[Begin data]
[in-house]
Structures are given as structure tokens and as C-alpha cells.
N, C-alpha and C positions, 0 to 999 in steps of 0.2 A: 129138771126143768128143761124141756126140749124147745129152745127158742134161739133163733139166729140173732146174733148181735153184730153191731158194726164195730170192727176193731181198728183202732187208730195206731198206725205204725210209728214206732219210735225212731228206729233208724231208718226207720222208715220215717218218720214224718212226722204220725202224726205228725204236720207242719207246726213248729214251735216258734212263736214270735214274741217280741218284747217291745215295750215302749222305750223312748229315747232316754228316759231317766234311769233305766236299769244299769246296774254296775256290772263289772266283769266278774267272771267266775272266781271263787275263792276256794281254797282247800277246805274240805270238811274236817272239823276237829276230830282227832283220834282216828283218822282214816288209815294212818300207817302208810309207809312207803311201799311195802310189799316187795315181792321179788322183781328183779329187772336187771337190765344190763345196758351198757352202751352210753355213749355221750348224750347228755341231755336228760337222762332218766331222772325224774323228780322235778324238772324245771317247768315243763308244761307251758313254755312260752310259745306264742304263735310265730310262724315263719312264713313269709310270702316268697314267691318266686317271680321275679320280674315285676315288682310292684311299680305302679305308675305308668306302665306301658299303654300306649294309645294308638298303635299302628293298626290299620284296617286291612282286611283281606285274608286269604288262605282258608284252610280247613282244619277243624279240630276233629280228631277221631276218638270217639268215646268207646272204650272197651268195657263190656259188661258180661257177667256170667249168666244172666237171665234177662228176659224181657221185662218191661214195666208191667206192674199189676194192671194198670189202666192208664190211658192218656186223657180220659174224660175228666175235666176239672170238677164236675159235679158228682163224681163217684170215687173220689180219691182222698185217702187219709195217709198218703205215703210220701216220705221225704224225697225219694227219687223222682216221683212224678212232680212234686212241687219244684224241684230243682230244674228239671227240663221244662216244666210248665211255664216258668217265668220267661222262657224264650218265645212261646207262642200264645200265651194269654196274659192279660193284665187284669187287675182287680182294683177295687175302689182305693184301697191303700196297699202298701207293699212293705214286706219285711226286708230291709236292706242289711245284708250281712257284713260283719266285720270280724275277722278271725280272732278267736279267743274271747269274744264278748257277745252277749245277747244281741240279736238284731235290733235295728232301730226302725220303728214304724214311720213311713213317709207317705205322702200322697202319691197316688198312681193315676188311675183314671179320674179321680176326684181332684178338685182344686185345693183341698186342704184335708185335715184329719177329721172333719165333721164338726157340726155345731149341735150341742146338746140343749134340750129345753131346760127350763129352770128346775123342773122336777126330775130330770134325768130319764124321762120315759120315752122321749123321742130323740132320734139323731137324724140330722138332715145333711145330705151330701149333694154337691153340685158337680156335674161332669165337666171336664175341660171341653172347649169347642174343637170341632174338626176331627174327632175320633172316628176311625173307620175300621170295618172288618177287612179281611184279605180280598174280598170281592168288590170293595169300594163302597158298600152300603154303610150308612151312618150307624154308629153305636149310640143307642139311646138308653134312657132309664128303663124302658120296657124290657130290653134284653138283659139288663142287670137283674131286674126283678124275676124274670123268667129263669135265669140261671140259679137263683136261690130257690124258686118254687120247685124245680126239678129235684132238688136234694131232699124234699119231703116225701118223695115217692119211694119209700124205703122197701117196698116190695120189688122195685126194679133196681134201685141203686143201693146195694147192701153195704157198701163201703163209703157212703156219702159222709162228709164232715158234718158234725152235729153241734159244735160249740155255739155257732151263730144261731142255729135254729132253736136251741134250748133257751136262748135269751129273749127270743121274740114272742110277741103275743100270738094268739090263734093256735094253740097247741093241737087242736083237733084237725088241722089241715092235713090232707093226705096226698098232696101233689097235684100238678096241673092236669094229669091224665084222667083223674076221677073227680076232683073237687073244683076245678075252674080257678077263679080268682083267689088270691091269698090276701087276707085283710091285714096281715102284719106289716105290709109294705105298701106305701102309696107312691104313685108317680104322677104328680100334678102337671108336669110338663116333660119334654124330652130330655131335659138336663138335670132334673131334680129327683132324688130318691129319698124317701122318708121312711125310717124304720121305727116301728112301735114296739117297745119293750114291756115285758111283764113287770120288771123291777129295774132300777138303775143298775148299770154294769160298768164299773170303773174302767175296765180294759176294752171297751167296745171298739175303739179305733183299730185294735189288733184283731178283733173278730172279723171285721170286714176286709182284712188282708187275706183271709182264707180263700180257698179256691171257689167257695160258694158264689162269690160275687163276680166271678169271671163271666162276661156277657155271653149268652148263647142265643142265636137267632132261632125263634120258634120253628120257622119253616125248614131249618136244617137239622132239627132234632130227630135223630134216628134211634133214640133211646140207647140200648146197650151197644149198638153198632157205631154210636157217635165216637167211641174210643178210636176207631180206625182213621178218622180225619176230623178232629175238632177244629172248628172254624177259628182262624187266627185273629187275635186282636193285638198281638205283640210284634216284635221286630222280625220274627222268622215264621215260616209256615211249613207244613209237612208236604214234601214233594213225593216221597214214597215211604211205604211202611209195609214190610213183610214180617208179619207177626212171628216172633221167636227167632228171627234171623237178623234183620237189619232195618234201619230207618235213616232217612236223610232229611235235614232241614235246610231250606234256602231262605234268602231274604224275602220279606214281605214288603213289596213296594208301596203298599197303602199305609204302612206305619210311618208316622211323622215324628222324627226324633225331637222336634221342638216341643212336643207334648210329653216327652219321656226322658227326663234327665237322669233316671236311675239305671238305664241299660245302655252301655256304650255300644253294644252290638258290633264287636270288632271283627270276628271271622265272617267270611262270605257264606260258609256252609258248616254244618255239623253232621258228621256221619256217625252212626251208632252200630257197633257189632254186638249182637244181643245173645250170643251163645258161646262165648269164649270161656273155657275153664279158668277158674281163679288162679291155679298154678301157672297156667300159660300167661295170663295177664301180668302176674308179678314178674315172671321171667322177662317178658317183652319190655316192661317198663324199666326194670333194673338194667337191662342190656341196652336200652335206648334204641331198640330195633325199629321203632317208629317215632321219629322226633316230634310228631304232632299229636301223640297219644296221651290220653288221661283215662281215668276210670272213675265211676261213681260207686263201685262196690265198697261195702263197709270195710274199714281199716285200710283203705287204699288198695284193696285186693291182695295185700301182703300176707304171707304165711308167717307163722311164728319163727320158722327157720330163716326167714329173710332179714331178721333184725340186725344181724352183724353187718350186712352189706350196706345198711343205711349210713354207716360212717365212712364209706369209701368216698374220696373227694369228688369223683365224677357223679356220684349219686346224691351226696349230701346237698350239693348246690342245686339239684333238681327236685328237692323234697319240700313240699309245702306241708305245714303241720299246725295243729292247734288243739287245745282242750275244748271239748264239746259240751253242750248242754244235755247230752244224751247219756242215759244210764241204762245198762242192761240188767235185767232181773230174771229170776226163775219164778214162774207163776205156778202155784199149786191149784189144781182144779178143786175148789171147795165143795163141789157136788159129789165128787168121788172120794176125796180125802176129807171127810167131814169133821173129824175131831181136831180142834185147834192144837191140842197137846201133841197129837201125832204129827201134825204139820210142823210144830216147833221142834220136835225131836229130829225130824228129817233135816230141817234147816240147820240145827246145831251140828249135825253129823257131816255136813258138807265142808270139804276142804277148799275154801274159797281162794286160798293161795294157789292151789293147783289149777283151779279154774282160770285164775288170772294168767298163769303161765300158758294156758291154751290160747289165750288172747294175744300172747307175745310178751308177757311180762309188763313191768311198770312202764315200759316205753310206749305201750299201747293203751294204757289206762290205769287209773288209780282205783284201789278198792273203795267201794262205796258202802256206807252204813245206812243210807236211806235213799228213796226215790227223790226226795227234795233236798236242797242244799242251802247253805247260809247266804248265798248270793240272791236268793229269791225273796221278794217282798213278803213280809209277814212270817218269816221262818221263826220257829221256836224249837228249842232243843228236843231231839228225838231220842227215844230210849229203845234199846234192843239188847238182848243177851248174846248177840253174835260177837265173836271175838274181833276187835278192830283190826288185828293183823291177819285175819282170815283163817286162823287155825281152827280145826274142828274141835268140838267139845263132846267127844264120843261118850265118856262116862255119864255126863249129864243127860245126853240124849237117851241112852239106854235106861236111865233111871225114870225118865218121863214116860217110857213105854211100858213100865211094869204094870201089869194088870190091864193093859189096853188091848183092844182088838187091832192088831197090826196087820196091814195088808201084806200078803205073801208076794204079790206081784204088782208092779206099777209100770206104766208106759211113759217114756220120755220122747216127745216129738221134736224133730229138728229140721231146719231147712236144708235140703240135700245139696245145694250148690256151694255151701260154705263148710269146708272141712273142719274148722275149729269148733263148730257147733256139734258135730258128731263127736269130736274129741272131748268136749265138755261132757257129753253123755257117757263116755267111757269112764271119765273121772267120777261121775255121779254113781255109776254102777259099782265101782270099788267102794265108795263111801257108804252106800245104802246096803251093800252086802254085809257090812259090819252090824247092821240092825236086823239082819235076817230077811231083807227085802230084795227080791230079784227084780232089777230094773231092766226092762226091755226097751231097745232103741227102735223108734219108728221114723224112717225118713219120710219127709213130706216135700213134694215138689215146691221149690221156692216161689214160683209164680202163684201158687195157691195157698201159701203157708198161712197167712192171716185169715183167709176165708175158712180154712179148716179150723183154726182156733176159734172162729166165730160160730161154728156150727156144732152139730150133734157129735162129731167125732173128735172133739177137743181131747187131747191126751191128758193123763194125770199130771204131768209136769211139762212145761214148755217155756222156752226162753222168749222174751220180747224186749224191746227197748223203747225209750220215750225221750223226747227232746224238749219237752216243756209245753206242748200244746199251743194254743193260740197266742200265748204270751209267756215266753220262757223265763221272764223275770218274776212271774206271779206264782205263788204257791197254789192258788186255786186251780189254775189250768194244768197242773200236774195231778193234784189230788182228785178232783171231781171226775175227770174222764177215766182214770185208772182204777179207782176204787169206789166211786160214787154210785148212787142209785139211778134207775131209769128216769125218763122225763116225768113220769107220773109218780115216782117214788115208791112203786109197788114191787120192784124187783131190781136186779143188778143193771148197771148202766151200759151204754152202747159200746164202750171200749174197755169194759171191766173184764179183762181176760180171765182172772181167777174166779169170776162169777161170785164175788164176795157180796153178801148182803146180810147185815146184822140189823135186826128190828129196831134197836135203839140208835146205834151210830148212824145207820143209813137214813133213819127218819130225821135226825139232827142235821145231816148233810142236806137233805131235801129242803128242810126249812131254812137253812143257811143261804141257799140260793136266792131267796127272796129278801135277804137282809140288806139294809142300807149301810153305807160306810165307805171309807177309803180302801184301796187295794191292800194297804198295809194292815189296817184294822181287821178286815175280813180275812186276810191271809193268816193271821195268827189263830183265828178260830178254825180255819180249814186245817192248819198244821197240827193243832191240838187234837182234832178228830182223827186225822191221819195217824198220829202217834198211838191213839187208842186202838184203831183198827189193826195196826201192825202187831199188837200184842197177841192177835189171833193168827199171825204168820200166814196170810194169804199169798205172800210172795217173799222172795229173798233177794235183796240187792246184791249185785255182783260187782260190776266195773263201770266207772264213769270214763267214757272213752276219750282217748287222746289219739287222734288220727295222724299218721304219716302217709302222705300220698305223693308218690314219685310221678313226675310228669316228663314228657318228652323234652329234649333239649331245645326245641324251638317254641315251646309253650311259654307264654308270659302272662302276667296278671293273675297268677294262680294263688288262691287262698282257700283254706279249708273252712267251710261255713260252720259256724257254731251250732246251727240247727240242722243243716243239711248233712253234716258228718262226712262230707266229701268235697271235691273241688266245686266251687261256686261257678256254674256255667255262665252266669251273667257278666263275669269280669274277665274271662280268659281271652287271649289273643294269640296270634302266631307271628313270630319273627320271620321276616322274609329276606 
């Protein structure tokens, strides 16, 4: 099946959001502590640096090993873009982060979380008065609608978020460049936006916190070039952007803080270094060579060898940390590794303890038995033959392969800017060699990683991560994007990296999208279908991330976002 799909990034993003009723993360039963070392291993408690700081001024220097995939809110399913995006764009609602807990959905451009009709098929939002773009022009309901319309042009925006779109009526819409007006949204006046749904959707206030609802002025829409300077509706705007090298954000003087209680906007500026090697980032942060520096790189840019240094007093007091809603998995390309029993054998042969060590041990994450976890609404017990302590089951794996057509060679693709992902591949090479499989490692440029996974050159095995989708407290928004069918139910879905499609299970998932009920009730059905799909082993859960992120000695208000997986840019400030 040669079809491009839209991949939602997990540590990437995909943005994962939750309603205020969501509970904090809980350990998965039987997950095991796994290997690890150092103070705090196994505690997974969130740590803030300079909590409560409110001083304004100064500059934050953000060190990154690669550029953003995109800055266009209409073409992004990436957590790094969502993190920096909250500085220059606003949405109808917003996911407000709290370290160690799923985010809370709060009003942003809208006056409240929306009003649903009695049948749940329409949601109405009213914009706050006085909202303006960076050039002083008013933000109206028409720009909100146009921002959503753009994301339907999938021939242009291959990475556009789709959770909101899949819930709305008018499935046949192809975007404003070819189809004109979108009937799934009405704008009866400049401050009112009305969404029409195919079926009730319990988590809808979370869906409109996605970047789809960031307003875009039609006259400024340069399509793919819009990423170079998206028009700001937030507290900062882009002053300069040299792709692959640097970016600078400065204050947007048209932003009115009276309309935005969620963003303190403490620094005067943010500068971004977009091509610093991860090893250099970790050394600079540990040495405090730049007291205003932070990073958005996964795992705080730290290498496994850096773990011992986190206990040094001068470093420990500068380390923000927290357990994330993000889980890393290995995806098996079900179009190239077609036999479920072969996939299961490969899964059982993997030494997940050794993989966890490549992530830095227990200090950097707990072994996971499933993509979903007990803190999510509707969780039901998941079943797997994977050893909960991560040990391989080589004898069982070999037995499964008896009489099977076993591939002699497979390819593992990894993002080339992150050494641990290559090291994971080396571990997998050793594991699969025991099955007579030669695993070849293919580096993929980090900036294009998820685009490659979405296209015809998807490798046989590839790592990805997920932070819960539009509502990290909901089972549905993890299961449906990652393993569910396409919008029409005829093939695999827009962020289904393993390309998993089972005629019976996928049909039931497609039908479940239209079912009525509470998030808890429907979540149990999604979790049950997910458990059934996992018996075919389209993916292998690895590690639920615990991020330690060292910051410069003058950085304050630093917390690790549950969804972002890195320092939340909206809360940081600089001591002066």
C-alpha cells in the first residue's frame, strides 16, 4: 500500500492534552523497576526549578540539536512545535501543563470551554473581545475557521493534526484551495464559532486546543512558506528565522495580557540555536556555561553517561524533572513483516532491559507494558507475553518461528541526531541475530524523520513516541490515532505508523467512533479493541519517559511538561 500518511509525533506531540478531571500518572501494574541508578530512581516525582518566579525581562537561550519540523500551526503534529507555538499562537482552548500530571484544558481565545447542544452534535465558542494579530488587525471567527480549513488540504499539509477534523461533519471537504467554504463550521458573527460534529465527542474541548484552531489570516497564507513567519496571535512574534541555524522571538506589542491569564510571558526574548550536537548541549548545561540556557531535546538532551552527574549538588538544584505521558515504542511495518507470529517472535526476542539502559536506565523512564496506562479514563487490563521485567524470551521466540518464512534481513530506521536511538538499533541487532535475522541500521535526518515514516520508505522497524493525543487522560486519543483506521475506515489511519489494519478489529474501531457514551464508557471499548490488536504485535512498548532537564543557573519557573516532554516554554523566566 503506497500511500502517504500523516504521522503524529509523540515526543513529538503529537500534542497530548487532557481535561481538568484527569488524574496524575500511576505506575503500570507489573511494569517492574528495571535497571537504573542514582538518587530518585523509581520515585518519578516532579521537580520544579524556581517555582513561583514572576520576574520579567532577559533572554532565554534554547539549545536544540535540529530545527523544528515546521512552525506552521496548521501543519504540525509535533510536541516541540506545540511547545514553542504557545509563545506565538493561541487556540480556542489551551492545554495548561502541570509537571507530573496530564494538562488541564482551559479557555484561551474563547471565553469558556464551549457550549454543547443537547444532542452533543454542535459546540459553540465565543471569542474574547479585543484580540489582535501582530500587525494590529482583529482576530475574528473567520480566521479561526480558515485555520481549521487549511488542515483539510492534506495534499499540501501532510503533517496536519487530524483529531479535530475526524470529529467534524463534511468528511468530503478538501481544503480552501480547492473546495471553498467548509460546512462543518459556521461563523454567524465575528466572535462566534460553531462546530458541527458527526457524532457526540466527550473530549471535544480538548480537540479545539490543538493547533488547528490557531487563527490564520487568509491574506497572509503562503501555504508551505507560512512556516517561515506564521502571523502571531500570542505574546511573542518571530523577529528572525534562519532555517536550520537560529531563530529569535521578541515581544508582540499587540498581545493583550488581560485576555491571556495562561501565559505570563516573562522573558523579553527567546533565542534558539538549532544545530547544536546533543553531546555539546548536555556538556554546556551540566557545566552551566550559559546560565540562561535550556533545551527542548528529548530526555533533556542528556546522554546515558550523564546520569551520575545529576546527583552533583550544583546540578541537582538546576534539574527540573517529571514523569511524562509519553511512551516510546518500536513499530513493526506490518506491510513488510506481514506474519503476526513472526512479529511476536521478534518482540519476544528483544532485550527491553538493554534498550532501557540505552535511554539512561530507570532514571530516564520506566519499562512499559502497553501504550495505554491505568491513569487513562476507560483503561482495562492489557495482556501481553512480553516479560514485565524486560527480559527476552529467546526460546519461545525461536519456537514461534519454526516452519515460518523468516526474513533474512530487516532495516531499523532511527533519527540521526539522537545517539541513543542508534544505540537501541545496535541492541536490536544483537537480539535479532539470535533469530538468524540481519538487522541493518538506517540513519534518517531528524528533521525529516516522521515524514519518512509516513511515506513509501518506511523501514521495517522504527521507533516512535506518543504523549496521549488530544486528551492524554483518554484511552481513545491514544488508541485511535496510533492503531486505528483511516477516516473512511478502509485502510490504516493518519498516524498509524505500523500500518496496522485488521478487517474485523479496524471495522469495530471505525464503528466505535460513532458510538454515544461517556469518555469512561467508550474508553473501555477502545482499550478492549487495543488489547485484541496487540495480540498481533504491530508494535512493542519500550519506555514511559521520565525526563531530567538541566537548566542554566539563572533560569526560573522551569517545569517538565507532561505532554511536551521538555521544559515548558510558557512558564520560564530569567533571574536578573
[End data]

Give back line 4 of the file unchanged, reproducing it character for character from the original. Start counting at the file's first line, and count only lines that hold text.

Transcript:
């Protein structure tokens, strides 16, 4: 099946959001502590640096090993873009982060979380008065609608978020460049936006916190070039952007803080270094060579060898940390590794303890038995033959392969800017060699990683991560994007990296999208279908991330976002 799909990034993003009723993360039963070392291993408690700081001024220097995939809110399913995006764009609602807990959905451009009709098929939002773009022009309901319309042009925006779109009526819409007006949204006046749904959707206030609802002025829409300077509706705007090298954000003087209680906007500026090697980032942060520096790189840019240094007093007091809603998995390309029993054998042969060590041990994450976890609404017990302590089951794996057509060679693709992902591949090479499989490692440029996974050159095995989708407290928004069918139910879905499609299970998932009920009730059905799909082993859960992120000695208000997986840019400030 040669079809491009839209991949939602997990540590990437995909943005994962939750309603205020969501509970904090809980350990998965039987997950095991796994290997690890150092103070705090196994505690997974969130740590803030300079909590409560409110001083304004100064500059934050953000060190990154690669550029953003995109800055266009209409073409992004990436957590790094969502993190920096909250500085220059606003949405109808917003996911407000709290370290160690799923985010809370709060009003942003809208006056409240929306009003649903009695049948749940329409949601109405009213914009706050006085909202303006960076050039002083008013933000109206028409720009909100146009921002959503753009994301339907999938021939242009291959990475556009789709959770909101899949819930709305008018499935046949192809975007404003070819189809004109979108009937799934009405704008009866400049401050009112009305969404029409195919079926009730319990988590809808979370869906409109996605970047789809960031307003875009039609006259400024340069399509793919819009990423170079998206028009700001937030507290900062882009002053300069040299792709692959640097970016600078400065204050947007048209932003009115009276309309935005969620963003303190403490620094005067943010500068971004977009091509610093991860090893250099970790050394600079540990040495405090730049007291205003932070990073958005996964795992705080730290290498496994850096773990011992986190206990040094001068470093420990500068380390923000927290357990994330993000889980890393290995995806098996079900179009190239077609036999479920072969996939299961490969899964059982993997030494997940050794993989966890490549992530830095227990200090950097707990072994996971499933993509979903007990803190999510509707969780039901998941079943797997994977050893909960991560040990391989080589004898069982070999037995499964008896009489099977076993591939002699497979390819593992990894993002080339992150050494641990290559090291994971080396571990997998050793594991699969025991099955007579030669695993070849293919580096993929980090900036294009998820685009490659979405296209015809998807490798046989590839790592990805997920932070819960539009509502990290909901089972549905993890299961449906990652393993569910396409919008029409005829093939695999827009962020289904393993390309998993089972005629019976996928049909039931497609039908479940239209079912009525509470998030808890429907979540149990999604979790049950997910458990059934996992018996075919389209993916292998690895590690639920615990991020330690060292910051410069003058950085304050630093917390690790549950969804972002890195320092939340909206809360940081600089001591002066």